"The 2014 vintage was by far the earliest start of any harvest I can recall," said Adam Mettler, director of winemaking for Michael David Winery in Lodi. "Early concerns about adequate storage quickly faded as our vineyards continued to check in at 20-25 percent down in volume from the previous two years. The moderate crop size allowed for rapid sugar accumulation early, which created some challenging high-density fermentations, but resulted in some real nice wines."
Renee Ary, winemaker at Duckhorn Vineyards in Napa Valley is also very pleased with the vintage. "2014 will be noted as one of the earliest vintages in over a decade, but it will also go down as one of the best. Challenged by drought, an earthquake, rain, hail and significant heat, you would think there would be a lot of obstacles to navigate, however the timing of the events paired with some planning allowed us to dodge these curveballs and land another fantastic vintage. Tannins are in check and berries are small, which is translating into great balance and concentration in the cellar. Yields and quality are above average across all varieties, and I am anticipating a lot of beautiful 2014 wines to come."
"Quality is outstanding," echoed Chrissy Wittmann, winemaker at Wild Horse Winery & Vineyards in Paso Robles. "There are small berries with good tannin and color release on the reds, and flavorful fruit with bright aromatics on the whites. Now, we are in the home stretch, with this latest heat wave pushing the last of the hanging grapes into pick mode."
"The 2014 vintage was phenomenal for Wente Family Estates and Livermore Valley," exclaimed Karl Wente, fifth generation winemaker for the family winery. "We had outstanding color, the extractions were fantastic and we had great fruit character throughout. The lack of late-season rain and a long growing season helped ensure optimum fruit maturity."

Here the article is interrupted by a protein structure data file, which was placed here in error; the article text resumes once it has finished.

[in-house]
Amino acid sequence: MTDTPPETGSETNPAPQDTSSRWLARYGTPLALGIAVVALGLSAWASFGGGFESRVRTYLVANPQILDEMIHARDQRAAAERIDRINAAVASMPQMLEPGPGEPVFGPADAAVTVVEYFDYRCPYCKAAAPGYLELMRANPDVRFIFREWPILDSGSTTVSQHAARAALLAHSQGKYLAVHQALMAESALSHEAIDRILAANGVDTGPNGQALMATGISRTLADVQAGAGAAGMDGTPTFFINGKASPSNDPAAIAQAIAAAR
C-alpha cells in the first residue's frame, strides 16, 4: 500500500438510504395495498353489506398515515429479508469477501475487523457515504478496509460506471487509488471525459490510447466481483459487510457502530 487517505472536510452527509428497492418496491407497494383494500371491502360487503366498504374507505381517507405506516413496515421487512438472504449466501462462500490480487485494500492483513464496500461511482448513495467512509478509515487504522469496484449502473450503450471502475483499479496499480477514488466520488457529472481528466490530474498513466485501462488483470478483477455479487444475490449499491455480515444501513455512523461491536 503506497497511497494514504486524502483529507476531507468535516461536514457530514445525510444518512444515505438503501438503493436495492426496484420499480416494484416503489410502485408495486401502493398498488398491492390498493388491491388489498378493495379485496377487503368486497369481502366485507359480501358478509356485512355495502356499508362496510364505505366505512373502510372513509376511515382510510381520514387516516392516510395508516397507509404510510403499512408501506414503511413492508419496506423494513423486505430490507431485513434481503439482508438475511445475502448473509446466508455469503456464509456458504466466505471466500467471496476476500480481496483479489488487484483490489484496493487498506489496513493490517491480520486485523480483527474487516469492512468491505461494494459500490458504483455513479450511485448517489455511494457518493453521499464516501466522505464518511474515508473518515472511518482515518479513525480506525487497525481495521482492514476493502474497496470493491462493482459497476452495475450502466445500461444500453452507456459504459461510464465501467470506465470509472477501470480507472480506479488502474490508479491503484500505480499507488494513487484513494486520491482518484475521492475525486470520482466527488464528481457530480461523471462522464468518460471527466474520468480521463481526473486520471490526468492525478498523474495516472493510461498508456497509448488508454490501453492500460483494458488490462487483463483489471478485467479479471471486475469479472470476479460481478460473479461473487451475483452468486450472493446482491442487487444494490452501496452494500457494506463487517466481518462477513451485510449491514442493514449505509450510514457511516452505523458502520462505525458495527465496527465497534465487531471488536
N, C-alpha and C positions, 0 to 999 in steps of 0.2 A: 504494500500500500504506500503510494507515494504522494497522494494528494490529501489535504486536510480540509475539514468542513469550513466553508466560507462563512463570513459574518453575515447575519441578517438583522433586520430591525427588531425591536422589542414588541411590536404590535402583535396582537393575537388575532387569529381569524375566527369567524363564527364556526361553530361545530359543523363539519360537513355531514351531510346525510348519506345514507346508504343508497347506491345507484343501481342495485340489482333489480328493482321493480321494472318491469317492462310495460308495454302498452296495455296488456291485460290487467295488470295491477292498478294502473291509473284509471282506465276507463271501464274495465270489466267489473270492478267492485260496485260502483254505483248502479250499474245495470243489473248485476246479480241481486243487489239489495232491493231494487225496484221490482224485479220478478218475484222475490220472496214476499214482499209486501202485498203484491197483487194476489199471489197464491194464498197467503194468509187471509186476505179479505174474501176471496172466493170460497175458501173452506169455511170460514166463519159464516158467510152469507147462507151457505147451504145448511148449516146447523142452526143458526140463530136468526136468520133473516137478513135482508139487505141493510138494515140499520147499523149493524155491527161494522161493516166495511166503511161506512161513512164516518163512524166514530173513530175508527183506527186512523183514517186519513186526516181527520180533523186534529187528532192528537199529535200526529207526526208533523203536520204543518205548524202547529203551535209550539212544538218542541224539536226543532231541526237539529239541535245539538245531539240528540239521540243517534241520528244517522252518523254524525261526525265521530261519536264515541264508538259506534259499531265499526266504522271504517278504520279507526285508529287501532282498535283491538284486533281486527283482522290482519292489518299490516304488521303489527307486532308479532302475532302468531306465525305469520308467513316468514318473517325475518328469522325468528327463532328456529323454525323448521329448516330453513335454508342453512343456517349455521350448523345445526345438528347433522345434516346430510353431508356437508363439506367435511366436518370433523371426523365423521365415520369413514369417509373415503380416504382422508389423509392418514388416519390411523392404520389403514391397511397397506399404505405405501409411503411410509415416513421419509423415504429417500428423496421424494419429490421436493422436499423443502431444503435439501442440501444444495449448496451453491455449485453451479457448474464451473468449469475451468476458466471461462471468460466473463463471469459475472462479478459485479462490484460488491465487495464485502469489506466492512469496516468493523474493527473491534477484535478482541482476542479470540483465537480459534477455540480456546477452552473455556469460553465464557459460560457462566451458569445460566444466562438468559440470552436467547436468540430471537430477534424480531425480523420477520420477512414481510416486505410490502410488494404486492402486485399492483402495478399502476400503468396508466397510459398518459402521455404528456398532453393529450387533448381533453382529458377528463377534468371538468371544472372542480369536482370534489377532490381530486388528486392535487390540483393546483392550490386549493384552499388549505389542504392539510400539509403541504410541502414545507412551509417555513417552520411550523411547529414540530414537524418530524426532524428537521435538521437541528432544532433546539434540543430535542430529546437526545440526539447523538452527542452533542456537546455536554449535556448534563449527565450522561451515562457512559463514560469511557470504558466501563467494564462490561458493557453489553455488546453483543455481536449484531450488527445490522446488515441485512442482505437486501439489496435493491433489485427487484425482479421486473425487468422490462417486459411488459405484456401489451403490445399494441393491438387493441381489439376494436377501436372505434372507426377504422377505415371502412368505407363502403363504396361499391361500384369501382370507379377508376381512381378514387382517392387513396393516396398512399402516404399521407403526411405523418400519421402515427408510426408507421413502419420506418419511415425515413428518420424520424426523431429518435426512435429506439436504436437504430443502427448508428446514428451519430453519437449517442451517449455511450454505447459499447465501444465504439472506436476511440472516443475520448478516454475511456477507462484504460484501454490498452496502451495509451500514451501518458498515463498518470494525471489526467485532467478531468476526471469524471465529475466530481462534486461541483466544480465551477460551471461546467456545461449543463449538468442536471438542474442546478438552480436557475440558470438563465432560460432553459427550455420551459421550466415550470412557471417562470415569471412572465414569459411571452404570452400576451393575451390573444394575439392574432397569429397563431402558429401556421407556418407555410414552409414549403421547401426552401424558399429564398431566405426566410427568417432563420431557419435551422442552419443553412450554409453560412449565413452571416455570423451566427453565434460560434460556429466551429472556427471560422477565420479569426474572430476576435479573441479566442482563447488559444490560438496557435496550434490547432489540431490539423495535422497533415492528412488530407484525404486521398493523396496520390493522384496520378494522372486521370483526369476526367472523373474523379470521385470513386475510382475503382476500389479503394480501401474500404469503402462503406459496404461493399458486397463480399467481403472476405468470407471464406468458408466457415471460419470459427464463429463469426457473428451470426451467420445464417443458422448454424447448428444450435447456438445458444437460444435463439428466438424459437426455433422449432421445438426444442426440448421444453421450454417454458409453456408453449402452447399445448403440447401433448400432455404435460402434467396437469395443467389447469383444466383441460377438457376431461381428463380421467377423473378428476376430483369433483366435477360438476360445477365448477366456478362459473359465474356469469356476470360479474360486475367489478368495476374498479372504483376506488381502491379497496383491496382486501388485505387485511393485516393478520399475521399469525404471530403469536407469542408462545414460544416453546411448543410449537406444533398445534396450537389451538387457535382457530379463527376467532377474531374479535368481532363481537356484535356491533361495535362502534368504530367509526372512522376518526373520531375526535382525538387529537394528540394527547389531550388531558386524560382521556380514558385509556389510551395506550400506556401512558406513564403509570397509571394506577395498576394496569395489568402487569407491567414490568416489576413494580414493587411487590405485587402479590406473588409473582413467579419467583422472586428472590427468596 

In Sonoma County, there were more accolades for the vintage from Corey Beck, president and director of winemaking at Francis Ford Coppola Winery. "In the past 17 years that I've been with Coppola, this has to be the best vintage I've ever seen. I remember saying that about the 2013 vintage, too. We've been so fortunate to have two back-to-back phenomenal harvests. We buy grapes from a variety of growers in various sub-appellations throughout Sonoma County, and to see that level of quality and consistency in each of the diverse varieties across the region is remarkable. The Chardonnay grapes were supple and succulent; the Cabernets were deep and complex—across the board, it's a great vintage."
"We are very pleased with the assessments of an exceptional 2014 vintage for California wine statewide," said Robert P. (Bobby) Koch, president and CEO of Wine Institute. "And we look forward to sharing these outstanding 2014 wines with wine lovers throughout the nation and the world. Although we came through this harvest without major impact, we're keenly aware of the ongoing drought and its effects on California's entire agricultural community, including wine. We are doing our part as vintners and growers to mitigate water usage through a variety of sustainable practices."